The Warriors scored the first two baskets of the third quarter and tied the game. The tide seemed to be turning heavily against the Celtics when Bradley – the player assigned to defend Curry – picked up his fourth and fifth fouls of the game in a 27-second span of the third quarter and had to check out with 8:01 left in the quarter after his fifth foul.
Courtney Lee stepped in and shutdown Curry as the star scored just two points against Lee and the Celtics in the period. The Celtics had another scare when Green landed hard on his left elbow midway through the third and stayed on the ground for several minutes. After coming off the floor on his own power, Green was given a white protective sleeve and returned with just over two minutes left in the quarter.
With Green back and Bradley in foul trouble, the Celtics took command of the game for good, going on a 9-0 run to break a 60-60 tie and take a 69-62 lead into the fourth.
The Celtics are off until Tuesday when they play in Philadelphia. For more from the team of Mike Petraglia and Ben Rohrbach from the Garden, visit the Celtics team page at weei.com/celtics.
Celtics head coach Doc Rivers spoke about how the new players Shav Randolph, DJ White and Terrence Williams will fill the bench for the Celtics who come into Friday nights game against the Golden State Warriors having won two of their last three. Jordan Crawford is also making his Garden debut in a Celtics uniform.
According to Adrian Wojnarowski of Yahoo, Williams signed a deal that is good for the rest of the season at the league minimum. It also has a clause that extends to next season but is not guaranteed. It is a report that Rivers confirmed before Friday’s game with the Golden State at TD Garden.
Williams was on a 10-day contract with the Celtics and has appeared in three games, averaging 4.3 points and 2.7 rebounds in 14.1 minutes before Friday’s extension.
Williams, White and Randolph were all playing in China. Rivers was asked before Friday’s game, tongue-in-cheek, if he had ever been to China to see any of three actually play in person.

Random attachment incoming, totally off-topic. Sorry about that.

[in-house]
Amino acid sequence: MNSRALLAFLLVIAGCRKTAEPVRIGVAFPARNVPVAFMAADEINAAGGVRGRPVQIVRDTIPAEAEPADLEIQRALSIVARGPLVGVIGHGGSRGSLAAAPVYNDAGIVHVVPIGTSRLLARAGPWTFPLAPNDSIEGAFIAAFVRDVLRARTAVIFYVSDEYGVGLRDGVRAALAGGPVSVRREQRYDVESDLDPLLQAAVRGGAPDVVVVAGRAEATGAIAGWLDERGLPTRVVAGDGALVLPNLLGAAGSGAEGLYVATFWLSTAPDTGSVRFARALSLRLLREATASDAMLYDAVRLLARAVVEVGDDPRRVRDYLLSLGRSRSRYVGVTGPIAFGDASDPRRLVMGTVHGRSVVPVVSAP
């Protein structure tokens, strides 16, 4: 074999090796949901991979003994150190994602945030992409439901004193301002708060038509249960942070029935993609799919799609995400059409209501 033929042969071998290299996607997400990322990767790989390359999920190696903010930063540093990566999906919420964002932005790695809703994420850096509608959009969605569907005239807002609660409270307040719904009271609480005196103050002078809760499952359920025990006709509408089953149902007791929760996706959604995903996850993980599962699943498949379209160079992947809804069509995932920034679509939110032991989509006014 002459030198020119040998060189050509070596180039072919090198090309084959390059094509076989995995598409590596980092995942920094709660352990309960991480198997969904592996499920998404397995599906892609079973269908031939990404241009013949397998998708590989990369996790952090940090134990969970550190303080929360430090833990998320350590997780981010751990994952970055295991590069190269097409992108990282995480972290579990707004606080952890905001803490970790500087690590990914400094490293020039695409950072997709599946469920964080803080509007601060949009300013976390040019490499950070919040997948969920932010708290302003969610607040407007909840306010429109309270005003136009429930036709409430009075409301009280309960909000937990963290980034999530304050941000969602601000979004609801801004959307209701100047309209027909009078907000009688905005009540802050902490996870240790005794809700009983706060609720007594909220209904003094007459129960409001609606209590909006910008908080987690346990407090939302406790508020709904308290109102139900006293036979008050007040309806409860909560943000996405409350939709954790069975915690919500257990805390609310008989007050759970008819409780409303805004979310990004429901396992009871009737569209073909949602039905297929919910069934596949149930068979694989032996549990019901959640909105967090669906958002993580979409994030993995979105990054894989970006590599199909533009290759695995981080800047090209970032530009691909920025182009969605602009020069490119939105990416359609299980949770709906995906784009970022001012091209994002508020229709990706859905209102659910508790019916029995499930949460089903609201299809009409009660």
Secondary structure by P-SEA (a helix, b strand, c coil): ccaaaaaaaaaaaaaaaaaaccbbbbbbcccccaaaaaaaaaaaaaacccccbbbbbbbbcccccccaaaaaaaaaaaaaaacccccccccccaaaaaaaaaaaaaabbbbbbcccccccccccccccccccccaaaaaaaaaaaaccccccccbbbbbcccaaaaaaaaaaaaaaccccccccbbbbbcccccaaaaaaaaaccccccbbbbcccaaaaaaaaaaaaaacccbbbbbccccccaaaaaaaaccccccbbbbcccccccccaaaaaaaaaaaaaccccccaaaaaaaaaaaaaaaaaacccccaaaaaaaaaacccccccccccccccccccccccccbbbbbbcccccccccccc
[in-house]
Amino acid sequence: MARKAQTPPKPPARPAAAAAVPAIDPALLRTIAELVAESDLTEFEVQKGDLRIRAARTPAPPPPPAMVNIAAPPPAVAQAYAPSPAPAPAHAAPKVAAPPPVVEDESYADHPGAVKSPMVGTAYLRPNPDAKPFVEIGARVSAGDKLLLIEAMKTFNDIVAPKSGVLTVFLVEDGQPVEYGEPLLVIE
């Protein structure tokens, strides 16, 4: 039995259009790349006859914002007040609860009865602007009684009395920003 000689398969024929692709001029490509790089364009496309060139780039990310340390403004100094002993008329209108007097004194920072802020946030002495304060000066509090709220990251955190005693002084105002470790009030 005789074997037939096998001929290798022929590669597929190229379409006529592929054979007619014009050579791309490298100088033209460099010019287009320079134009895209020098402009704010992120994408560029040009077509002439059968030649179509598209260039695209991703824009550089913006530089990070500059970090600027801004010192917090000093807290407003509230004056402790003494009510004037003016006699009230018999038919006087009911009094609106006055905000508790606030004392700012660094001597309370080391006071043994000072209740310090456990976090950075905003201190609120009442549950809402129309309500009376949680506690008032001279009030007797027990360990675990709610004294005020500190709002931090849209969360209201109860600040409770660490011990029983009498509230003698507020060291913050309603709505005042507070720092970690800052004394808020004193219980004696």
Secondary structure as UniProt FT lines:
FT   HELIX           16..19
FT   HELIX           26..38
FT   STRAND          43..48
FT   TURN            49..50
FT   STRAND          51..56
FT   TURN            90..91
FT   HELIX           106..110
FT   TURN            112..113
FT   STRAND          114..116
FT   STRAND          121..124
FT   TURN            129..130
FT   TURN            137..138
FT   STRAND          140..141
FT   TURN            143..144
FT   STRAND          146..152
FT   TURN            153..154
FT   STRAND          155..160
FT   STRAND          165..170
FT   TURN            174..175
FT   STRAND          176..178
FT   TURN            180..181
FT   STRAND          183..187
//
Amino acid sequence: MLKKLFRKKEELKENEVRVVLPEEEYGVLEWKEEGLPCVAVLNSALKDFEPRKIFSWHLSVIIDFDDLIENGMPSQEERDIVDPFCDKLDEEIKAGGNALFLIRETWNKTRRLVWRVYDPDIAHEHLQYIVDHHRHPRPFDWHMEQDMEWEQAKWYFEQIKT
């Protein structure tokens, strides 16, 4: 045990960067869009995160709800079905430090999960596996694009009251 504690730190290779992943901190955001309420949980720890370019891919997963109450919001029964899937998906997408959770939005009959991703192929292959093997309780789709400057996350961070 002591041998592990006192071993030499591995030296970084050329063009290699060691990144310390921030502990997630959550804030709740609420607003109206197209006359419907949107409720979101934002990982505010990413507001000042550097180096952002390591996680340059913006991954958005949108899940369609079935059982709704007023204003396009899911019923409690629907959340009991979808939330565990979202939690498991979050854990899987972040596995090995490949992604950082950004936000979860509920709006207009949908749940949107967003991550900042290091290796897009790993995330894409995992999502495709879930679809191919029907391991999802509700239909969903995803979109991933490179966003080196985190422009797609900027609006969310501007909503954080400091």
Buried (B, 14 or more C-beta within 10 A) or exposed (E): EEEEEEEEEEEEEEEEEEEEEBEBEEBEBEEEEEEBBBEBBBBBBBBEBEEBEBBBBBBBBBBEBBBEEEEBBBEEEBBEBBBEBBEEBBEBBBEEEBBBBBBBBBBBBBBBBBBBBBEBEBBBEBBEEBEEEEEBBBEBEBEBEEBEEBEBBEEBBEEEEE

“Not me,” he said. “I can tell you that. You can watch film these days. You don’t have to travel.”
Williams is one player that has made an impact, except for the game in Portland Sunday night.
“I like the way he’s played, minus one game. Now that he’s going to be here, we have a chance to hopefully turn him into a player we think he could be.
“I saw him this summer. He came in and worked out with us for a week, pick up games. Just watching the way he played, you really that even in those situations, he’s more point than ‘2’ [guard]. I don’t think he’s ever going to be a great scorer in our league but he can be a great playmaker.
“It’d be nice if we found a superstar but there are very few of those in the entire league. We’re just looking for a solid player.”
Were any of the three on Doc’s radar?
“No, because we were healthy,” Rivers said. “They may have been on Danny’s and [management] but honestly I’m looking at the guys we have in the gym not those in China. I’m focused on that. Because of the injuries, we had to look around and that’s where we went.
“This is different because a lot of them are young and a lot of these guys really haven’t established themselves as players yet. In the past, the P.J. Browns, the Gary Paytons, and whoever else we brought in had pretty much established themselves and we knew who they were.”
Rivers did acknowledge that the spread offense likely makes their transition to Boston easier.
“Probably because it’s not just one play or the execution part of it, it’s spreading the floor, moving it to the open guy. That I would think would make it easier.”
What Rivers made very clear Friday are the roles he wants Randolph, Williams, White and, to a lesser degree Crawford, to all understand while in Celtics green. They are, for the most part, here to fill out a bench and help when needed, which is mainly in practice.